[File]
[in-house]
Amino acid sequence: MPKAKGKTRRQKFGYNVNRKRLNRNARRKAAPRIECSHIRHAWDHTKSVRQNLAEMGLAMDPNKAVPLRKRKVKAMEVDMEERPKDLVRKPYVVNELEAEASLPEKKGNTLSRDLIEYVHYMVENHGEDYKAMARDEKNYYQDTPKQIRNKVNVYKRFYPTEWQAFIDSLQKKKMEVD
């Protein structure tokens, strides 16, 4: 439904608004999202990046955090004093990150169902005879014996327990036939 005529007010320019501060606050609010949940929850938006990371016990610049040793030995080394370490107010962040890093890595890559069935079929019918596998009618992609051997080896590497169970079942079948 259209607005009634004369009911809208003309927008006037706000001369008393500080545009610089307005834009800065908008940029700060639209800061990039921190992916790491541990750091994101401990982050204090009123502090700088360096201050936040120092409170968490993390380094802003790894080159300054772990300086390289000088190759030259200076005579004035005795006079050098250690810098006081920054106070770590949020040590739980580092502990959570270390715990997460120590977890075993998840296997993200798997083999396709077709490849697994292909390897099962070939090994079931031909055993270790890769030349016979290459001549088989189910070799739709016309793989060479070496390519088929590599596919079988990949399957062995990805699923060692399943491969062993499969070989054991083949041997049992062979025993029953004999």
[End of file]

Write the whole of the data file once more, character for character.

[in-house]
Amino acid sequence: MPKAKGKTRRQKFGYNVNRKRLNRNARRKAAPRIECSHIRHAWDHTKSVRQNLAEMGLAMDPNKAVPLRKRKVKAMEVDMEERPKDLVRKPYVVNELEAEASLPEKKGNTLSRDLIEYVHYMVENHGEDYKAMARDEKNYYQDTPKQIRNKVNVYKRFYPTEWQAFIDSLQKKKMEVD
């Protein structure tokens, strides 16, 4: 439904608004999202990046955090004093990150169902005879014996327990036939 005529007010320019501060606050609010949940929850938006990371016990610049040793030995080394370490107010962040890093890595890559069935079929019918596998009618992609051997080896590497169970079942079948 259209607005009634004369009911809208003309927008006037706000001369008393500080545009610089307005834009800065908008940029700060639209800061990039921190992916790491541990750091994101401990982050204090009123502090700088360096201050936040120092409170968490993390380094802003790894080159300054772990300086390289000088190759030259200076005579004035005795006079050098250690810098006081920054106070770590949020040590739980580092502990959570270390715990997460120590977890075993998840296997993200798997083999396709077709490849697994292909390897099962070939090994079931031909055993270790890769030349016979290459001549088989189910070799739709016309793989060479070496390519088929590599596919079988990949399957062995990805699923060692399943491969062993499969070989054991083949041997049992062979025993029953004999």